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Risk Management

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Lecture 4: The Rise of the Manorial System

Western Europe after the Fall of Rome

A. By the 4th Century, the crushing tax burdens had forced small farmers to cede their land to local tax-exempt lords and seek their protection, setting up the foundations of feudalism.

1. Review of conditions at end of Roman Empire. a. Taxes were imposed on the peasantry, but landed elite were tax exempt. b. When state revenues declined, the state went out and forcibly collected more taxes from the peasants. c. Peasants responded by fleeing land and seeking protection of tax-exempt lords (early manors). d. As peasants fled land, led to localized labor shortages and reduction in tax base. Population in towns and cities declined due to lack of provisions. 2.
Futile Economic Reform Efforts

a. Diocletian (284-305) * Established regular contributions to the state rather than uncertain obligations. * fixed wages and prices.

b. Constantine (306-337) * Bound peasants to land. * Made offices (occupations) hereditary.

c. Theodosian Code (Theodosius I, 379-395) sought to lock men into their places and organize population into hereditary classes.

Reforms offered only temporary stability could not stop process of decline. Led to very different economic/social structure than that of classical world: Great estates (latifundia) became self-sufficient, self-contained economies.

B. The constant invasions of roaming barbarians resulted in abandonment of the cities of the former Roman Empire.

C. Western Europe was fairly decentralized and sparsely populated. Breakdown in long-distance trade and disappearance of a money economy.

Reasons for the Rise of the Manorial System

A. Great need for protection. 1. In 711 Muslim invaders captured Spain and continued into central France by 732, before being repelled by the Franks. The Muslims ultimately gained control of the Mediterranean. 2. In the latter 8th and 9th centuries, Viking invaders conquered the British Isles, Normandy, even Paris. 3. Magyar tribesman raided Central and Southern Europe.

B. System of agriculture in Northwestern Europe. 4. More capital intensive than in Mediterranean. * Heavy (yet very fertile soil) required heavy wheeled plow. * Required draft animals to pull the plow.

Divide land holding into three
(notes photo?)

5. 3-course rotation

* Feasible in heavier soil * Increased crop yield * Could support more people and animals.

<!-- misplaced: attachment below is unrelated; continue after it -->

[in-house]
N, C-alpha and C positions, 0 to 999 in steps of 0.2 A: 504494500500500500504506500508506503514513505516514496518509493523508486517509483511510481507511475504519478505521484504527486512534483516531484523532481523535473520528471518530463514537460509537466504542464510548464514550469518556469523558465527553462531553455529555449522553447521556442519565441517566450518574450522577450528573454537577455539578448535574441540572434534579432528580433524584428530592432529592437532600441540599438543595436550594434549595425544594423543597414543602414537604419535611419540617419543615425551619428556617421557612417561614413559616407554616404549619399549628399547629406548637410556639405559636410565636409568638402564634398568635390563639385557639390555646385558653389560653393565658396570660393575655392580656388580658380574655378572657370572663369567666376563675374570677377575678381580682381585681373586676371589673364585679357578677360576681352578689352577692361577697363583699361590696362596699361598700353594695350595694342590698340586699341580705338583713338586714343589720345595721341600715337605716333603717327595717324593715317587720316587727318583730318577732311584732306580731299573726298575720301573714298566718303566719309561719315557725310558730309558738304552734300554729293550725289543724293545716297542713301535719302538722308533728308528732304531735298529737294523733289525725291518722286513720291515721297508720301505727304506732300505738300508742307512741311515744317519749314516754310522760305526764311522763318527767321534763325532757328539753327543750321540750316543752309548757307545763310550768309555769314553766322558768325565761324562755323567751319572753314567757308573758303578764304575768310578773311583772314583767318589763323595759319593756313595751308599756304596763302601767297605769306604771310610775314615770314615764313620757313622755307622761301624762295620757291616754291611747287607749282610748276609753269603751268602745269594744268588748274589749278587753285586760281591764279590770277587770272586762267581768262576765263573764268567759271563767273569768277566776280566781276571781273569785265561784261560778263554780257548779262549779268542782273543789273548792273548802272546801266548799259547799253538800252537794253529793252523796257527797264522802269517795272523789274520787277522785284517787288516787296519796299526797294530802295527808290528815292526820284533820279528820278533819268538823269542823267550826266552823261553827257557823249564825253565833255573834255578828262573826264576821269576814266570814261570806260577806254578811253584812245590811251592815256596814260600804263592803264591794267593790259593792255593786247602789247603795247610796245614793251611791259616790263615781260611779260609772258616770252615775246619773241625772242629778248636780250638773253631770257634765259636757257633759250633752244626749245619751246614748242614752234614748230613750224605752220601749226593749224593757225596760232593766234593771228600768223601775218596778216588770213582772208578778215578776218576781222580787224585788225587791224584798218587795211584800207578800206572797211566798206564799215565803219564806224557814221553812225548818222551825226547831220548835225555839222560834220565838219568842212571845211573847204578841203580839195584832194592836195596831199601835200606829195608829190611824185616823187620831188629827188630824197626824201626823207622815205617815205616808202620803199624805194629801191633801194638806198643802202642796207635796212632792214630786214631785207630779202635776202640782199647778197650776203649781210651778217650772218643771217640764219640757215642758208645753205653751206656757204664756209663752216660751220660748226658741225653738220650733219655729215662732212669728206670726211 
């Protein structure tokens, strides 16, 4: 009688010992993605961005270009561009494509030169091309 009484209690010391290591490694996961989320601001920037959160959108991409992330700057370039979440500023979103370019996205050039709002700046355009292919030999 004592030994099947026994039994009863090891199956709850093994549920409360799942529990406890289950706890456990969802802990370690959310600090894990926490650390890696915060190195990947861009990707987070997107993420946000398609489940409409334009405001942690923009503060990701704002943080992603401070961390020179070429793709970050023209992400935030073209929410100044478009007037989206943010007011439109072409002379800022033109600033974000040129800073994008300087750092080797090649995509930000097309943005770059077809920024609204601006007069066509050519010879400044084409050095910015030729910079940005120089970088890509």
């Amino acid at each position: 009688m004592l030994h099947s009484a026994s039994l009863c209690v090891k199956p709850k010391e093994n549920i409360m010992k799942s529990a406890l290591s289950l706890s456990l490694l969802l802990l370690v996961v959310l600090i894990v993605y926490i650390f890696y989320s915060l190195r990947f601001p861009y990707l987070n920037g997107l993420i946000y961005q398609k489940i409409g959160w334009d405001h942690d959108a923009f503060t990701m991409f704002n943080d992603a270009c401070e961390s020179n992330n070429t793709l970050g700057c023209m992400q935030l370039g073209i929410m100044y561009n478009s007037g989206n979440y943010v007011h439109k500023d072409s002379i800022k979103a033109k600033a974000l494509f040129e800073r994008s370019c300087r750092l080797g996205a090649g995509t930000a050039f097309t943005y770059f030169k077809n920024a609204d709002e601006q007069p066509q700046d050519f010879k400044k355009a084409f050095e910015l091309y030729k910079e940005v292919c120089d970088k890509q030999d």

6. Many agricultural inventions in the Dark Ages. * Hoes, pitchforks, axes * Sickles and the scythe * Improvements in the harrows and plows. * Better fertilization.

III. Feudalism and Manorialism as Contractual Relationships.

A. Distinction between feudalism and manorialism

1. Manorialism was the social and economic system. Lord and serf.

2. Feudalism: a system of military and political relationships. King and knights(lords). Small kingdoms needed military force to protect against external threats. No way to fund through taxes.

e. Warriors paid in land, no taxes and commerce. Given large estates and the peasants that lived there. Also solve the problem of local government. Lords administered justice on the estates.

f. Self-sufficient, protected manors.

B. The physical attributes 1. The lord’s demesne could account for 25 to 30 percent of the total arable land of the manor and contained the manor house and associated structures. 2. Peasant holdings lay in large open fields which were divided into strips. Each peasant held several strips that were distributed throughout the fields of the manor. 3. The common land usually consisted of waste, meadows, pasture, and woodland. Peasants used these areas to graze livestock, gather firewood, etc. but lord supervised use. C. Social structure and organization of production 1. Peasants were bound to the soil (serfdom). a. required to contribute labor services to production on the lord’s demesne. Work on the lord’s demesne took precedence over work on their own plots. b. Peasants also were required to make other contributions and dues to the lord. (Some estimates indicate that over 50% of the peasants’ output was extracted by the lords.)
2. In exchange, the lord provided protection for the peasants and served as the judge and administrator of the estate.